Government and the Ultimate Inside Stock Traders
The Wall Street Journal featured a major exposé of how many federal government employees are becoming wealthy by investing in stocks. Before reading any further, be warned. It’s not a small problem.
Here’s an excerpt from the WSJ’s report:
Thousands of officials across the government’s executive branch reported owning or trading stocks that stood to rise or fall with decisions their agencies made, a Wall Street Journal investigation has found.
More than 2,600 officials at agencies from the Commerce Department to the Treasury Department, during both Republican and Democratic administrations, disclosed stock investments in companies while those same companies were lobbying their agencies for favorable policies. That amounts to more than one in five senior federal employees across 50 federal agencies reviewed by the Journal.
Why is that a problem? The WSJ article quotes two ethics lawyers:
Federal agency officials, many of them unknown to the public, wield “immense power and influence over things that impact the day-to-day lives of everyday Americans, such as public health and food safety, diplomatic relations and regulating trade,” said Don Fox, an ethics lawyer and former general counsel at the U.S. agency that oversees conflict-of-interest rules.
He said many of the examples in the Journal analysis “clearly violate the spirit behind the law, which is to maintain the public’s confidence in the integrity of the government.”
Some federal officials use investment advisers who direct their stock trading, but such trades still can create conflicts under the law. “The buck stops with the official,” said Kathleen Clark, a law professor and former ethics lawyer for the Washington, D.C., government. “It’s the official who could benefit or be harmed.... That can occur regardless of who made the trade.”
Not only do many federal government employees have access to insider information that they could profit from through their investments, but they also have the power to influence how their investments might perform. The WSJ’s reporters have broken the news of a scandal involving federal government employees enriching themselves through their insider status. And they did it at the worst possible time.
Making Bank During the Covid-19 Pandemic
Profiteering is a term Americans usually hear only during times of war. It is usually applied to companies selling war goods at high prices to the U.S. government. But that term comes immediately to mind because of how certain federal government employees seized the opportunity to personally profit from the coronavirus pandemic. The WSJ reports on the latest episode of bureaucrats behaving badly:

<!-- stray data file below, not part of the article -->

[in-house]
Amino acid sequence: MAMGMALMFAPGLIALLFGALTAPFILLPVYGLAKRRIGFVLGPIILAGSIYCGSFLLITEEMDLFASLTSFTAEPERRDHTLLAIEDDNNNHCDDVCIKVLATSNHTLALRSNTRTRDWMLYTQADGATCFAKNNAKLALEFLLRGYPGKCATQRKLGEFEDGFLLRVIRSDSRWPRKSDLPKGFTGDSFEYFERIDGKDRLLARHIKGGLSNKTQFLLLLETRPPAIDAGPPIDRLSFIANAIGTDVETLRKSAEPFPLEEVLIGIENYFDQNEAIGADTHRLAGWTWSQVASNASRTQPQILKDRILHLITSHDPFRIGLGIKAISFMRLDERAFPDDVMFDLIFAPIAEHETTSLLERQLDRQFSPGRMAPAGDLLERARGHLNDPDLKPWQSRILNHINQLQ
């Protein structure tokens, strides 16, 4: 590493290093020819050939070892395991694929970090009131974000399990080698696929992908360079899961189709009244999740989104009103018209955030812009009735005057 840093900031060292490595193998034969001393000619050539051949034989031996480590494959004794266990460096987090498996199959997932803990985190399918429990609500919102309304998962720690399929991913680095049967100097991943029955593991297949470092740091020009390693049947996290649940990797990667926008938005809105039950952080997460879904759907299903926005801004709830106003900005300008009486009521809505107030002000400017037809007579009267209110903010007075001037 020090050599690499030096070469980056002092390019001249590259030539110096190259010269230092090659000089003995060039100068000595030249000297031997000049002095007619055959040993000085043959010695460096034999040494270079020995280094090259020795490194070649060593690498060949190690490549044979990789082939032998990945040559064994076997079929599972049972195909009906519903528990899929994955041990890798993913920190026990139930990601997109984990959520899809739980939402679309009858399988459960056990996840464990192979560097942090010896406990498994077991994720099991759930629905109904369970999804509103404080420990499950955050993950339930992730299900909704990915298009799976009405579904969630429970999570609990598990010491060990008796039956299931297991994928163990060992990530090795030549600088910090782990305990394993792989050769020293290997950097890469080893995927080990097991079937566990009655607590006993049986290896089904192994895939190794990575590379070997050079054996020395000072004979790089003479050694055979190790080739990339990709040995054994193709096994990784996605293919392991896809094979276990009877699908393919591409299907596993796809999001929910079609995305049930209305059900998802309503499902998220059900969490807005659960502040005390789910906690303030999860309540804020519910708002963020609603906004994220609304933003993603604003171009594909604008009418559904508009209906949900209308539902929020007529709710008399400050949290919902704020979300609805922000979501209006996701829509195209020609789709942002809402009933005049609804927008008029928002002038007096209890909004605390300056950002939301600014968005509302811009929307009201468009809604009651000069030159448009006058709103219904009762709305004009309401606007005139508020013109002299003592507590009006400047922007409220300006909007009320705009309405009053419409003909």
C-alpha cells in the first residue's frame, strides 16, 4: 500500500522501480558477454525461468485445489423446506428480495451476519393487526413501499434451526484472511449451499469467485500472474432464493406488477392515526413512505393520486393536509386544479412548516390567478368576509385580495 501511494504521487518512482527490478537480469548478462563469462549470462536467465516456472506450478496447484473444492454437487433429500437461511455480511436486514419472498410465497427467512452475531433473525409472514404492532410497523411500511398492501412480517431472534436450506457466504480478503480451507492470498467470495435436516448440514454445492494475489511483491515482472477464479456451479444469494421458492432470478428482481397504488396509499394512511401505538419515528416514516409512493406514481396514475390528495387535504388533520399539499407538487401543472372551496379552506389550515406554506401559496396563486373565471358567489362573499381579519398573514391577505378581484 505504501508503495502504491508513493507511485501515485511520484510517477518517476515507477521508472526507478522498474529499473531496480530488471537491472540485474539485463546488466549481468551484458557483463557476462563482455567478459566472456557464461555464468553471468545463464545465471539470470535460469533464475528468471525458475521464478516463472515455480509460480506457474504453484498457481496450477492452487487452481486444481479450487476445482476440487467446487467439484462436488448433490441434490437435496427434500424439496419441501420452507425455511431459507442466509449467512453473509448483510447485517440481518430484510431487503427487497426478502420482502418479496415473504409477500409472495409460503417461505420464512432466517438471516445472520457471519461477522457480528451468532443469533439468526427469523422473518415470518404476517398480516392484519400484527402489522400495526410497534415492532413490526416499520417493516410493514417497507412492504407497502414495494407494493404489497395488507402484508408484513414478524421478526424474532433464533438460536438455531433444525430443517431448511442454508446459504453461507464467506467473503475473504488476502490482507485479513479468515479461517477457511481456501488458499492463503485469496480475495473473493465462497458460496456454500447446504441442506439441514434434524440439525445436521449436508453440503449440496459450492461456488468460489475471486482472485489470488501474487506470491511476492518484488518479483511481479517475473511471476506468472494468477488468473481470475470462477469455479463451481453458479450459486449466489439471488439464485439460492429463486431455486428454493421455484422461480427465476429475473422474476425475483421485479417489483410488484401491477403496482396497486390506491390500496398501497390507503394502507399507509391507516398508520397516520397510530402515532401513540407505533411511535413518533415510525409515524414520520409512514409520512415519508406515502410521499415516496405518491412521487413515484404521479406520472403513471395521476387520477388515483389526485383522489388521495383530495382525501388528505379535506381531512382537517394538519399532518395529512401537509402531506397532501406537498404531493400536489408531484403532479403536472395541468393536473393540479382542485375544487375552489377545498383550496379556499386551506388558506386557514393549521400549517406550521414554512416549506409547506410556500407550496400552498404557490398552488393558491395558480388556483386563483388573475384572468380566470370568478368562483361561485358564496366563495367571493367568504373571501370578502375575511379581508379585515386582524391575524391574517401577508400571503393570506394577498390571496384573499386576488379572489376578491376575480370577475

In January 2020, the U.S. public was largely unaware of the threat posed by the virus spreading in China, but health officials were on high alert and girding for a crisis.
A deputy to top health official Anthony Fauci reported 10 sales of mutual funds and stocks totaling between $157,000 and $480,000 that month. Collectively, officials at another health agency, Health and Human Services, reported 60% more sales of stocks and funds in January than the average over the previous 12 months, driven by a handful of particularly active traders.
But it goes well beyond that:
Federal officials owned millions of dollars of stock in industries most affected by the pandemic and the government’s response. About 240 officials at health agencies and at the Pentagon, a key player in the vaccine rollout, reported owning a total of between $9 million and $28 million in stocks of drug, manufacturing and biotechnology companies that won federal contracts related to Covid-19 in 2020 and 2021, the Journal’s analysis found.
For the federal government’s bureaucrats, it seems the power to spend taxpayer dollars is also the power to control and improve their financial future. The status quo is crying out for reform.
What Reform Is Needed?
Working for the federal government is an exceptionally well-compensated privilege. That compensation cannot include any gains they might realize from the insider knowledge federal government employees acquire through their positions. That is because allowing such an unearned path to wealth means these same employees can and will enrich themselves by abusing the powers granted to them.
The best path to reform lies in aligning the personal financial interests of all federal government employees, whether elected, appointed, enlisted, drafted, or hired by the government’s executive, legislative, or judicial branches, with those of ordinary Americans.
One way to achieve that result is to restrict their investing options to broad-based investment funds. Funds like those already offered to federal government employees via the Thrift Savings Plan (TSP), which offers investment options similar to those ordinary Americans can access through 401(k) or 403(b) retirement plans. That way, if federal government employees wanted to use their power to enrich themselves through investing, ordinary Americans would also benefit.
Alternatively, all federal government employees could be restricted to just one investment option: U.S. Treasuries. After all, their jobs and benefits are funded by the excessive spending that requires the U.S. government to borrow so much. Shouldn’t they all be first in line to loan Uncle Sam the money needed to sustain it?